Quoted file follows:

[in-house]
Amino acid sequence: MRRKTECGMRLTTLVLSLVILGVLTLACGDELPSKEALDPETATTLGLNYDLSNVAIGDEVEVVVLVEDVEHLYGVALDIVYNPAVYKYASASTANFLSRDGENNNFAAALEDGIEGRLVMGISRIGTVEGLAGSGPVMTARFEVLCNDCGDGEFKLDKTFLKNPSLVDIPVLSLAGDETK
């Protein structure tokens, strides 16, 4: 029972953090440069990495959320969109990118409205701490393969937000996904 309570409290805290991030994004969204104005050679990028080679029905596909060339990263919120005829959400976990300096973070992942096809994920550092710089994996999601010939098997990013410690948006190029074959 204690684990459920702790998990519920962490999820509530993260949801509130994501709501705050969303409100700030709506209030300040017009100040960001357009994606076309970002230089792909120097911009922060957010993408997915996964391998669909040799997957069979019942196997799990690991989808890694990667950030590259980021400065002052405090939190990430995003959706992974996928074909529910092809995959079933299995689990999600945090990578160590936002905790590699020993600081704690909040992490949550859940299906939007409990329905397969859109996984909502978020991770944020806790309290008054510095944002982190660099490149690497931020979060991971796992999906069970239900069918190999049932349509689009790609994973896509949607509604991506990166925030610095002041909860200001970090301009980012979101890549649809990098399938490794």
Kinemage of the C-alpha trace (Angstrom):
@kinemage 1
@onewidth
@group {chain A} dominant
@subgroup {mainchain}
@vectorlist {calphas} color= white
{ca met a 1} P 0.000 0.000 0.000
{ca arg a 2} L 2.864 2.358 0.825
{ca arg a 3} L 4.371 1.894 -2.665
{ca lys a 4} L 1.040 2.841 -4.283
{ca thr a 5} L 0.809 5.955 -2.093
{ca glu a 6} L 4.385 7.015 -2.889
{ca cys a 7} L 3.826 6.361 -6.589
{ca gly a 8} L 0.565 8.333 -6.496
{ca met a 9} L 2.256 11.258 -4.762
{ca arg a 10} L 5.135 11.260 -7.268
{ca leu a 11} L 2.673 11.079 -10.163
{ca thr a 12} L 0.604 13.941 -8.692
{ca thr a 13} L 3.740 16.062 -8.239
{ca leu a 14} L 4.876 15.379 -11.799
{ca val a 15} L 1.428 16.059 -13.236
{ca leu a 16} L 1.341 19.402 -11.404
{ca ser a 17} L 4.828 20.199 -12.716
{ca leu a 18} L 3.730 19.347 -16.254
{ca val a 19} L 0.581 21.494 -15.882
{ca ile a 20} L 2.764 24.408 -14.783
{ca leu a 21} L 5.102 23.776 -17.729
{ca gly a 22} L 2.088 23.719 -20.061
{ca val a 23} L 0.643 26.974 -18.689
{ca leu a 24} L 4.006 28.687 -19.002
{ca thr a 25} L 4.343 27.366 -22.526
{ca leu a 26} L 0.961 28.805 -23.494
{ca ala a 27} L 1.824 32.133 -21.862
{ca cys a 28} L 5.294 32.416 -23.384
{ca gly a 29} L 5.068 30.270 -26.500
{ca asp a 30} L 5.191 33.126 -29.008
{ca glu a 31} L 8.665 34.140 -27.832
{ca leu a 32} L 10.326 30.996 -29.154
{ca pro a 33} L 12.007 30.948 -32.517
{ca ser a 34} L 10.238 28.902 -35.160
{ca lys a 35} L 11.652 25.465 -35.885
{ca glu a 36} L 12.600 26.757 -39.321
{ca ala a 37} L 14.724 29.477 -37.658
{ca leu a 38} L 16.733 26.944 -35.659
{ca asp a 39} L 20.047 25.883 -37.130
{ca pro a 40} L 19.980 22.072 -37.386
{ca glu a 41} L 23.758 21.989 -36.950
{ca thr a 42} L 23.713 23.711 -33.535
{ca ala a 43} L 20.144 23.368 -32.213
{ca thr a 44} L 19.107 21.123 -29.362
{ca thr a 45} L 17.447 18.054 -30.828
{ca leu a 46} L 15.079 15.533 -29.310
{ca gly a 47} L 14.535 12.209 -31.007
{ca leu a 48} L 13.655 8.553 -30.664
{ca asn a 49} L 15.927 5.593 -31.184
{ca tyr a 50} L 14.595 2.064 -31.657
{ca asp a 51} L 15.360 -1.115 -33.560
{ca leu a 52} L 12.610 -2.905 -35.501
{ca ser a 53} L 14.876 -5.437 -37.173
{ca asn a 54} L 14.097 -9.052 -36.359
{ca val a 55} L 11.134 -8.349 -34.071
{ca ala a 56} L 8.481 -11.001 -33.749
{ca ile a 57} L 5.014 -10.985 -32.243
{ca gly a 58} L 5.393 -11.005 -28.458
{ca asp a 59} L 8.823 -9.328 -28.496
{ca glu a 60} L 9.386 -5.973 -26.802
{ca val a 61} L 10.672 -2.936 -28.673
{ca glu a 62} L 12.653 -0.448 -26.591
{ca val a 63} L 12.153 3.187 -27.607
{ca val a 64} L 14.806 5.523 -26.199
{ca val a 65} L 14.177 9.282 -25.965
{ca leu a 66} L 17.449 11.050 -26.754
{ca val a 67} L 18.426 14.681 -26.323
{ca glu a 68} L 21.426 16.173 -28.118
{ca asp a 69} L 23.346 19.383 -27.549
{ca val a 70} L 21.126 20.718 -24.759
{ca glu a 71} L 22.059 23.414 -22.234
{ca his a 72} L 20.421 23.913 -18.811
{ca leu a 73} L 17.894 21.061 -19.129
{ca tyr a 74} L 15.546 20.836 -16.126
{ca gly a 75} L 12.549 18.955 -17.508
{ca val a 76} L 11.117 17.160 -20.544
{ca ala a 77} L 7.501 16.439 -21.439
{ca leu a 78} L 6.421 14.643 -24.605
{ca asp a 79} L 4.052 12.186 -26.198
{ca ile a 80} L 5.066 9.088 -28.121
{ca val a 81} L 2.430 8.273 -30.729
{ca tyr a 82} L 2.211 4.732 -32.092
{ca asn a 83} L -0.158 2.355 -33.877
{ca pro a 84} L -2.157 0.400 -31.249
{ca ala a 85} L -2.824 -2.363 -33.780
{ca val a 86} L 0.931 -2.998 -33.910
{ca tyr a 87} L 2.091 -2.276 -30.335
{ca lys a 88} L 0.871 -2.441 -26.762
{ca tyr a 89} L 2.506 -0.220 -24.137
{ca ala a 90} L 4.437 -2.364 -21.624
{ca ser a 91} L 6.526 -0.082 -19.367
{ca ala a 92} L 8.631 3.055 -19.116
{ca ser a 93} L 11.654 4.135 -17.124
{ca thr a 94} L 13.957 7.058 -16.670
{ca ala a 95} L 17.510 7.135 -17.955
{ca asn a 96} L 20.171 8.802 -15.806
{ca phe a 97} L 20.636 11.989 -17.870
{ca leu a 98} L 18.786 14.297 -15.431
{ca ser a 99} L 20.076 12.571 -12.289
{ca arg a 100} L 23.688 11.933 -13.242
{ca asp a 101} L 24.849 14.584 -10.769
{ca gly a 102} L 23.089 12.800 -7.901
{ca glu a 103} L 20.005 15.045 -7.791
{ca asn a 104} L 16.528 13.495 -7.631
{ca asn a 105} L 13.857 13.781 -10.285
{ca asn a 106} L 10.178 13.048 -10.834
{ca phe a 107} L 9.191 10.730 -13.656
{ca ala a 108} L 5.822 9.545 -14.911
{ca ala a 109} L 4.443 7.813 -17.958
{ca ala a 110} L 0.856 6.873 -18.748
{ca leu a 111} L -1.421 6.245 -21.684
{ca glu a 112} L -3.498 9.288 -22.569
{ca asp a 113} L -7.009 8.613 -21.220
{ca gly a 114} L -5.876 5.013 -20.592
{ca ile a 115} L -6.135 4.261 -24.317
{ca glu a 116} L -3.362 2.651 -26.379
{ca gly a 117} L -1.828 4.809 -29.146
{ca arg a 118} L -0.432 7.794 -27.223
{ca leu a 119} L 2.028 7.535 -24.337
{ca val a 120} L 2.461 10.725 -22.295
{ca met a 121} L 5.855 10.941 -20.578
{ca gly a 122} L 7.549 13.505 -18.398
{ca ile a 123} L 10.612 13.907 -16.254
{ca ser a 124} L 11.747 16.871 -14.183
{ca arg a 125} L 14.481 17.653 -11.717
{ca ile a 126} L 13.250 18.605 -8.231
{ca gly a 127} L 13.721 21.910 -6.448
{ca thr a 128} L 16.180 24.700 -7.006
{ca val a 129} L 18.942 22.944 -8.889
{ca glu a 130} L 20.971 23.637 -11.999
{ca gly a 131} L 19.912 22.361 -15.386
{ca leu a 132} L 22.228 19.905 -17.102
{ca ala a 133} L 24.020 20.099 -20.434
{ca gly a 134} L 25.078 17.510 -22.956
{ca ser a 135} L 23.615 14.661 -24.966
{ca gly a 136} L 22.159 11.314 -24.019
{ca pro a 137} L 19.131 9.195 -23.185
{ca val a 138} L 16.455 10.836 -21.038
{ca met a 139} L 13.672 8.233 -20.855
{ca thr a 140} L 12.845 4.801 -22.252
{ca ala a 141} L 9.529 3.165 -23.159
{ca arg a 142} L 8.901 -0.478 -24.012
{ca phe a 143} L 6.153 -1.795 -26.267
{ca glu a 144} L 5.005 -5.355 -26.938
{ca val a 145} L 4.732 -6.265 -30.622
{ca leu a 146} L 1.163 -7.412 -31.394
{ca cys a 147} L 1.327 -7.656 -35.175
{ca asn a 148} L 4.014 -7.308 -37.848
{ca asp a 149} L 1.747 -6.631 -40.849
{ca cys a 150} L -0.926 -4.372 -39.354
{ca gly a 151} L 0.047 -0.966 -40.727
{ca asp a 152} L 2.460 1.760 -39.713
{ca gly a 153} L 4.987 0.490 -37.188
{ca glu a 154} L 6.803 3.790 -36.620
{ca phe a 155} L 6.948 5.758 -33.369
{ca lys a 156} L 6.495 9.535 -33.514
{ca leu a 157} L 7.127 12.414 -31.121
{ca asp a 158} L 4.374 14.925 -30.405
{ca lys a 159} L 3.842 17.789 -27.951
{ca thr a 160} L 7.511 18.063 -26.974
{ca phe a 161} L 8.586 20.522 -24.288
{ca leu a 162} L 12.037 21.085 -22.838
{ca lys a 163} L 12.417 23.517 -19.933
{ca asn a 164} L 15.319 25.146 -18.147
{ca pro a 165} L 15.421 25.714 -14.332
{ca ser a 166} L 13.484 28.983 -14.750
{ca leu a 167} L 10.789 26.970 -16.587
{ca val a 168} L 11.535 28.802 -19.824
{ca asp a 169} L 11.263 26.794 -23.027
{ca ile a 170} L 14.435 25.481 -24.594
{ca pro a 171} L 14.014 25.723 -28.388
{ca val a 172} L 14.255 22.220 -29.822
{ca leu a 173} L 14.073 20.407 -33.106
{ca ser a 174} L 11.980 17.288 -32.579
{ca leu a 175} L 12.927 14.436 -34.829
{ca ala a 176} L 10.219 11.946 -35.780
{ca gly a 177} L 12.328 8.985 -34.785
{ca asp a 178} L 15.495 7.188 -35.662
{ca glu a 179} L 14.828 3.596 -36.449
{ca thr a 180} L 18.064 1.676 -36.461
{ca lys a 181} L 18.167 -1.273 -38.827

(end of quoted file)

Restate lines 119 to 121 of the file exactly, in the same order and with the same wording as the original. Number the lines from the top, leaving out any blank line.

{ca ala a 110} L 0.856 6.873 -18.748
{ca leu a 111} L -1.421 6.245 -21.684
{ca glu a 112} L -3.498 9.288 -22.569